The phrase appended to the title, "Los Locos: Posse Rides Again," is a bit of a cheat: "Los Locos" isn't actually a sequel to the 1993 "Posse," in which director-star Mario Van Peebles rode tall as the leader of a mostly black outlaw gang in the Old West, defending a frontier settlement of freed slaves from the Klan and an evil would-be railroad tycoon.
ENTERTAINMENT
April 6, 2012 | By Robert Abele, Special to the Los Angeles Times
Writer-director Mario Van Peebles' hectic version of a coming-of-age romp, the L.A.-set "We the Party" depicts a multi-ethnic group of friends and acquaintances at a fictional Baldwin Hills high school, who have sex, grades and an uncertain future on their minds. Van Peebles' son Mandela stars as Hendrix, a smart charmer with an eye for studious babe Cheyenne (Simone Battle) but a disdain for education that worries his hectoring dad (director Van Peebles), a teacher at his school.
NEWS
September 16, 2004 | Susan King
Man on Fire Denzel Washington, Dakota Fanning Fox, $30 Two-time Oscar winner Washington continues to grow and push himself as an actor; witness his exceptional performances this year as men on the edge, in "The Manchurian Candidate" and in this dark, often violent story set in Mexico City. Washington plays an alcoholic former special-ops assassin who finds redemption in the form of an endearing young girl (a winning Fanning) whom he is hired to guard.
ENTERTAINMENT
June 4, 2004 | Greg Braxton, Times Staff Writer
Few people pay $1 million for therapy in their lifetime. Mario Van Peebles spent that in one fell swoop while making his film "Baadasssss!," an affectionate but unsentimental portrait of his father, director Melvin Van Peebles. "There's been some real healing," said Mario Van Peebles earlier this week as he continued a promotional tour for "Baadasssss!
ENTERTAINMENT
May 28, 2004 | Kevin Thomas, Times Staff Writer
Back in 1971 Melvin Van Peebles, already one of the first black directors to have had a film in general release with "Watermelon Man" the year before, scorched screens across America with "Sweet Sweetback's Baadasssss Song," a surreal odyssey in which Van Peebles played a pimp on the lam after becoming involved in the killing of a brutal cop. The film's seeming incoherence, intended or otherwise, became expressive of Sweetback's predicament and induced identification with him.
ENTERTAINMENT
January 24, 2003 | Gina Piccalo, Times Staff Writer
Long after Bob Dylan's moody antics at his movie premiere and Beck's equally studied midnight acoustic set at Harry O's, a throng of sweaty dancers -- among them Chloe Sevigny and Kieran Culkin -- swarmed as one young festival-goer rhythmically shed her sweater to the throbbing dance beat. "Oh, my God!" said one of the party's hosts, "Party Monster" co-director Randy Barbato. "We're in Utah! Can you believe it! There's flesh! It's so hot people are taking off their clothes!"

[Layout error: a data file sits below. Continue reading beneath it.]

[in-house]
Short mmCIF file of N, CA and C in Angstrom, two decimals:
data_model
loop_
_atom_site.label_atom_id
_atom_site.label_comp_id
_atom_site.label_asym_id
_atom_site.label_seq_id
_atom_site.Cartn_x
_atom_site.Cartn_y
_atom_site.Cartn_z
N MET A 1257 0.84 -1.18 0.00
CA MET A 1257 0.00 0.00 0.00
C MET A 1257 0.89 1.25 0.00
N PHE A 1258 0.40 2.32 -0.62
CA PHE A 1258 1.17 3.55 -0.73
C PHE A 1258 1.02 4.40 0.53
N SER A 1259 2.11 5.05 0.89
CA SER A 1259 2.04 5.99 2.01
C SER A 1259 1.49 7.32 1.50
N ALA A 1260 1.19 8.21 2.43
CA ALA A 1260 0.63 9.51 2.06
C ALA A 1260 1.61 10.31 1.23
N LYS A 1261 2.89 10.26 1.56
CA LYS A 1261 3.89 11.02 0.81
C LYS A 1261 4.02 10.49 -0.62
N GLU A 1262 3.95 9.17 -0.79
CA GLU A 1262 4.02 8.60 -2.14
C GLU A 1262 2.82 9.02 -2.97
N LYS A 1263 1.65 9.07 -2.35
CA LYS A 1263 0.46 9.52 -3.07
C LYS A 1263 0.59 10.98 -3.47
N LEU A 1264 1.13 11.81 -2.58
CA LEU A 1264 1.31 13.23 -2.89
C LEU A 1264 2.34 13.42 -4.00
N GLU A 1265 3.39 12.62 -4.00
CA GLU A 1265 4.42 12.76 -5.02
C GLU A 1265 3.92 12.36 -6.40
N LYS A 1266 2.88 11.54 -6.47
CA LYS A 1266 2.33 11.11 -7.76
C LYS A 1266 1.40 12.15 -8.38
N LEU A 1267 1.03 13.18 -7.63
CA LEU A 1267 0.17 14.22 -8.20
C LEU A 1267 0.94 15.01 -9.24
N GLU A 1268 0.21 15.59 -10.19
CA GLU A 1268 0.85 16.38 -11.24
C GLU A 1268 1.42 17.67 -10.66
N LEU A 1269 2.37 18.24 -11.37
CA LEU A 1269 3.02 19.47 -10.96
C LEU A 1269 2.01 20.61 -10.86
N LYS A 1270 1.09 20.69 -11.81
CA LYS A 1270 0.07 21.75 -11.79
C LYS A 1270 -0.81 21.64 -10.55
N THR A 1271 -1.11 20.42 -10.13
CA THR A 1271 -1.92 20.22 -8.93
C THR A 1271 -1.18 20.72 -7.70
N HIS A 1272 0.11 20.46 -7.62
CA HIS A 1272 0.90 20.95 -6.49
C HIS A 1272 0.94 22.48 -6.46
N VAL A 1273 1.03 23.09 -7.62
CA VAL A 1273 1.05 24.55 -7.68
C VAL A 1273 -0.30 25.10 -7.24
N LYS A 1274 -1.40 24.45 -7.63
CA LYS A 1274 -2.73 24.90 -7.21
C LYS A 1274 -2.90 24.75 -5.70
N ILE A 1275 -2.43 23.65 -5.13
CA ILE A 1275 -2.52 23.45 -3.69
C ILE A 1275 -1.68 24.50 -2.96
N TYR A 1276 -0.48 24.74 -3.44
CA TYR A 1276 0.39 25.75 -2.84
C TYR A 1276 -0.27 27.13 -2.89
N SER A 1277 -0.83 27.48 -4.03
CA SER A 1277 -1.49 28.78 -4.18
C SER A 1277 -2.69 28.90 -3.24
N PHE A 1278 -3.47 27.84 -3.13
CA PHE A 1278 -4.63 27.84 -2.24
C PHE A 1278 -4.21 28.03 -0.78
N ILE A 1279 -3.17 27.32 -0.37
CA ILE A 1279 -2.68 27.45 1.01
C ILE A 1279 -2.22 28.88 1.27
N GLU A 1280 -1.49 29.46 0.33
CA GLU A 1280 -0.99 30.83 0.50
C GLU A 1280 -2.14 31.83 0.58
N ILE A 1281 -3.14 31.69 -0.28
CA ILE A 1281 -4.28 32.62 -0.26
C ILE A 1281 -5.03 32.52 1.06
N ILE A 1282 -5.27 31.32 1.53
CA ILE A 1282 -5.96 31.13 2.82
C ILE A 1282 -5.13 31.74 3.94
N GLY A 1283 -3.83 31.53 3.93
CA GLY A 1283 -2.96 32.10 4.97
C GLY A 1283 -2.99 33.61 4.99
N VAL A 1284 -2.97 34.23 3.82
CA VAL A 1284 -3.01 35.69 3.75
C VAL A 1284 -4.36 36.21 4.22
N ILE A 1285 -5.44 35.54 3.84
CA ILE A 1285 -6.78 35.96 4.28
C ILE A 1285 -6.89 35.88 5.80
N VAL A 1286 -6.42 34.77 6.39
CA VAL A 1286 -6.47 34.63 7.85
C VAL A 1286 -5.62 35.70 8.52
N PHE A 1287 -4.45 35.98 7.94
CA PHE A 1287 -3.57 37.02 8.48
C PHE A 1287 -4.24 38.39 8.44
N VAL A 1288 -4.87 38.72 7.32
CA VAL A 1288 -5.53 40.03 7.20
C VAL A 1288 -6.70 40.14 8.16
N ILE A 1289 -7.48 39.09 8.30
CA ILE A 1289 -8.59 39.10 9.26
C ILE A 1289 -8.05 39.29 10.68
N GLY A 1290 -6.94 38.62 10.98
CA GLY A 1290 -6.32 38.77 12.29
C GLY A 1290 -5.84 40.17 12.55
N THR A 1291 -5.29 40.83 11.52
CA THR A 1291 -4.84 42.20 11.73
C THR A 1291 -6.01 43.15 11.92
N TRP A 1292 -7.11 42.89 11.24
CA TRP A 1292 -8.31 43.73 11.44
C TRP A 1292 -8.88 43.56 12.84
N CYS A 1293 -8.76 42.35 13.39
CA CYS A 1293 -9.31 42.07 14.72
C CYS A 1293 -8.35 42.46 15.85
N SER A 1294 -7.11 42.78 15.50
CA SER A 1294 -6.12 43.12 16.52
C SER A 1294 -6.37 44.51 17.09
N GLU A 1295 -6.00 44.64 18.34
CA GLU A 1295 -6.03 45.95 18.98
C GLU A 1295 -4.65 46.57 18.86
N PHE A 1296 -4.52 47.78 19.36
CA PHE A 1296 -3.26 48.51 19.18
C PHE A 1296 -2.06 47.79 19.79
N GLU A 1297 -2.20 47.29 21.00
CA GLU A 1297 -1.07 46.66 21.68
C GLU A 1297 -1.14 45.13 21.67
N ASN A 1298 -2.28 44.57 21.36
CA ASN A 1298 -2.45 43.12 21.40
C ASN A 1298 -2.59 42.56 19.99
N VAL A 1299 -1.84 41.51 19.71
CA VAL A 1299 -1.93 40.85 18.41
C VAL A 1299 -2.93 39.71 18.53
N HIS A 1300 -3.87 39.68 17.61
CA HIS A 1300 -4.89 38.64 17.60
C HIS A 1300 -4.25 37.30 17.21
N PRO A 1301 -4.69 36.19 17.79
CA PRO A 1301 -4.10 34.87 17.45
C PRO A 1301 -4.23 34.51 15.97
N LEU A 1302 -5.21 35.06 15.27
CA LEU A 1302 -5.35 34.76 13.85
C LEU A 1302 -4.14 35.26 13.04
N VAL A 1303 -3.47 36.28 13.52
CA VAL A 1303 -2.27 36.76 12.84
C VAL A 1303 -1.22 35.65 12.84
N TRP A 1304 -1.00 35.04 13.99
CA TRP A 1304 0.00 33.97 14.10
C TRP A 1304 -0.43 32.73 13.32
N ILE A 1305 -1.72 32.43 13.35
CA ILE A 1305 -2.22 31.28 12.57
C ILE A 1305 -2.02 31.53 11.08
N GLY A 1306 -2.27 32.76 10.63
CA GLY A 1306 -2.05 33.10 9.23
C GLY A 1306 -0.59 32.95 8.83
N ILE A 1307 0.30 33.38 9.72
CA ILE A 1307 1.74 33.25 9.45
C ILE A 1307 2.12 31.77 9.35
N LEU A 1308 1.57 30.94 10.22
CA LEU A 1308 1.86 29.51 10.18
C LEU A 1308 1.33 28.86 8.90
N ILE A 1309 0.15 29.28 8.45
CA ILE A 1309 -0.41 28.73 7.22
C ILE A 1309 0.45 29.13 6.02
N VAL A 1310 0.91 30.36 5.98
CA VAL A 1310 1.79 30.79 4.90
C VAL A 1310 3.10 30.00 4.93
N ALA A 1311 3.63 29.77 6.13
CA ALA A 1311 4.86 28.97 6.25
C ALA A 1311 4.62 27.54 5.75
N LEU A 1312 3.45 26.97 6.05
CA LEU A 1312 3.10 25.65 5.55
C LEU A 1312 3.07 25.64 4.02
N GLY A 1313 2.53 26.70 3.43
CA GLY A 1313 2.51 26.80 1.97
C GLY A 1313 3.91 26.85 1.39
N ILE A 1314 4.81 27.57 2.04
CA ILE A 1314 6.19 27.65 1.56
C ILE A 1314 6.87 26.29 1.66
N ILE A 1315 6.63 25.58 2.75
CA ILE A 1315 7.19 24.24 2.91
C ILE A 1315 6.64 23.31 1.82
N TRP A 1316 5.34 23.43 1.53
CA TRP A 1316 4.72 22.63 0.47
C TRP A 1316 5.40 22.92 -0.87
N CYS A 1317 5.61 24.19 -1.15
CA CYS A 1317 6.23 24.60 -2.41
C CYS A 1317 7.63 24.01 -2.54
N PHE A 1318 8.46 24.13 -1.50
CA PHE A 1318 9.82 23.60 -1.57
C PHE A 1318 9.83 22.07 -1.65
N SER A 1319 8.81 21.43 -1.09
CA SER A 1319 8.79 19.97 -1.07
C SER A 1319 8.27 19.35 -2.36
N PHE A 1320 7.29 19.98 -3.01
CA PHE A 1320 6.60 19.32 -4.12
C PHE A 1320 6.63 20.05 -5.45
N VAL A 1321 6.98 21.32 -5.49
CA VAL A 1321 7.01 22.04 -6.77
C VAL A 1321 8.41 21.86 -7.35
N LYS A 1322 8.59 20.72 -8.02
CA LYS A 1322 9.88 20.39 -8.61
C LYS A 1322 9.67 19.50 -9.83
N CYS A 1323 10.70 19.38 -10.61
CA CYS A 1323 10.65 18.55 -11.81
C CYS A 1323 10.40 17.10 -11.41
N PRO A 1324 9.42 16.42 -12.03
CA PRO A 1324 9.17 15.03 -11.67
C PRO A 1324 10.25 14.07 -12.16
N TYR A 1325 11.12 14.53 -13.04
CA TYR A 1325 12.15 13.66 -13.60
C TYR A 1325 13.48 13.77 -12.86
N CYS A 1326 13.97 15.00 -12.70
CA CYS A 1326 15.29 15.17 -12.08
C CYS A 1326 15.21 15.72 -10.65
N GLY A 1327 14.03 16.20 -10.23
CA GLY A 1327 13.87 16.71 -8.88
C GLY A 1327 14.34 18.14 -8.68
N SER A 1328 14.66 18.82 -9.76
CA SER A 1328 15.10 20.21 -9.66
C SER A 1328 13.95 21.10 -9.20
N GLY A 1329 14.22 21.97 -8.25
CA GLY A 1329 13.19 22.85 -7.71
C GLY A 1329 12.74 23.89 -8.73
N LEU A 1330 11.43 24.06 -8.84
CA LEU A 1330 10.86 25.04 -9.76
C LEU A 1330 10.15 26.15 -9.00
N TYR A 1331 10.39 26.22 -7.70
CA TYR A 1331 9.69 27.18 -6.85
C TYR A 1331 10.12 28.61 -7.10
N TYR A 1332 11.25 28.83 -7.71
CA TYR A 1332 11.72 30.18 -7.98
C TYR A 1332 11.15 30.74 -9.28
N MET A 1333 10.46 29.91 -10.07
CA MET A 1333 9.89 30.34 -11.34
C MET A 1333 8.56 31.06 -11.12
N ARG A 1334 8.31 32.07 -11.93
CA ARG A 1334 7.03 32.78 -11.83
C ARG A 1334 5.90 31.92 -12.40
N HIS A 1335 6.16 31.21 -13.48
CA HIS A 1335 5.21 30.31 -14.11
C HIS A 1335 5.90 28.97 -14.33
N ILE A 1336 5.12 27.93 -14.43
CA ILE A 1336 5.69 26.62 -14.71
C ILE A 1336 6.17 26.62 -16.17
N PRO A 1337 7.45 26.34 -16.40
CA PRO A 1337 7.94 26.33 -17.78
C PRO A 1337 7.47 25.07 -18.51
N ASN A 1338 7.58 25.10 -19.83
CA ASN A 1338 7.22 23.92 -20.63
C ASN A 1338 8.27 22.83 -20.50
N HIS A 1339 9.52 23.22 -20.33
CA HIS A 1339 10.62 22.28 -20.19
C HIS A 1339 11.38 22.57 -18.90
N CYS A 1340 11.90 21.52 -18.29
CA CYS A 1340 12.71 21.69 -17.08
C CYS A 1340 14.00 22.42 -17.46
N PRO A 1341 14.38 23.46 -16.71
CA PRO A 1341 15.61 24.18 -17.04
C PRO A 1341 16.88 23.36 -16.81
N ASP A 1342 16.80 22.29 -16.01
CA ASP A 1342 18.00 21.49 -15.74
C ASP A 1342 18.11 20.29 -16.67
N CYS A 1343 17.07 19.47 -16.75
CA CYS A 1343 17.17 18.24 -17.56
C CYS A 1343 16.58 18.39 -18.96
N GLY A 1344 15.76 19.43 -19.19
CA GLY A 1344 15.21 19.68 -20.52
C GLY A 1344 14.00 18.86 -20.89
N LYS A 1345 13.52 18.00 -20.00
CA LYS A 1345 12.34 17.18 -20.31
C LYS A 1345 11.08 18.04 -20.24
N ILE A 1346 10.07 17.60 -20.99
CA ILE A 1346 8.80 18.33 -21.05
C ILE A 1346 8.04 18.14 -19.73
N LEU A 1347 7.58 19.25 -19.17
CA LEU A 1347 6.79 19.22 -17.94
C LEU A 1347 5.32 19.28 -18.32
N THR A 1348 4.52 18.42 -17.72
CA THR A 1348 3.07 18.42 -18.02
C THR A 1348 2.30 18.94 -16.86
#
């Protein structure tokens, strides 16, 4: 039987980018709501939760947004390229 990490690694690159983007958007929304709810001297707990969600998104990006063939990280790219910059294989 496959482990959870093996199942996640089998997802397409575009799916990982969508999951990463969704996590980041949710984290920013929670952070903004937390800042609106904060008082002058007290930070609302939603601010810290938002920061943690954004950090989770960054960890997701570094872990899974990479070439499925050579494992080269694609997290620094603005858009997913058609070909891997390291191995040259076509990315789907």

NEWS
January 3, 2002 | Robin Rauzi
* The actor and director plays Malcolm X in the movie "Ali." Dancing Man: My two connections right now are Alex and Fez. Fez knows the celebrity L.A. scene, what's hot, what's not. Alex happens to know the whole salsa scene, which I've been getting into lately. Alex de Silva, he's my salsa aficionado, and my teacher. So Friday night, I go down and get my little class at the Mayan, and maybe stay there or go to the Conga Room. Saturday, there's a class during the day at the Edge Dance Studio.
ENTERTAINMENT
July 30, 1995 | Elaine Dutka
Senate Majority Leader Bob Dole (R-Kan.) got plenty of attention when he scolded Hollywood about sex and violence in movies, TV and pop music. But, as The Times reports today (see Page A1), Dole's comments aren't changing the face of show business. Yet. The creative and business powerbrokers will tell you they've always been thoughful about what they produce.
ENTERTAINMENT
August 24, 1996 | KEVIN THOMAS, TIMES STAFF WRITER
In the title role of "Solo," a lackluster action-adventure, Mario Van Peebles--his head shaved and his body buffed to the max--certainly makes a statuesque android. Judging from the evidence, Van Peebles worked lots harder getting into shape than director Norberto Barba and writer David Corley did in doing the same for the film.
ENTERTAINMENT
April 24, 1998 | DAVID CHUTE, SPECIAL TO THE TIMES
The phrase appended to the title, "Los Locos: Posse Rides Again," is a bit of a cheat: "Los Locos" isn't actually a sequel to the 1993 "Posse," in which director-star Mario Van Peebles rode tall as the leader of a mostly black outlaw gang in the Old West, defending a frontier settlement of freed slaves from the Klan and an evil would-be railroad tycoon.
ENTERTAINMENT
August 24, 1996 | KEVIN THOMAS, TIMES STAFF WRITER
In the title role of "Solo," a lackluster action-adventure, Mario Van Peebles--his head shaved and his body buffed to the max--certainly makes a statuesque android. Judging from the evidence, Van Peebles worked lots harder getting into shape than director Norberto Barba and writer David Corley did in doing the same for the film.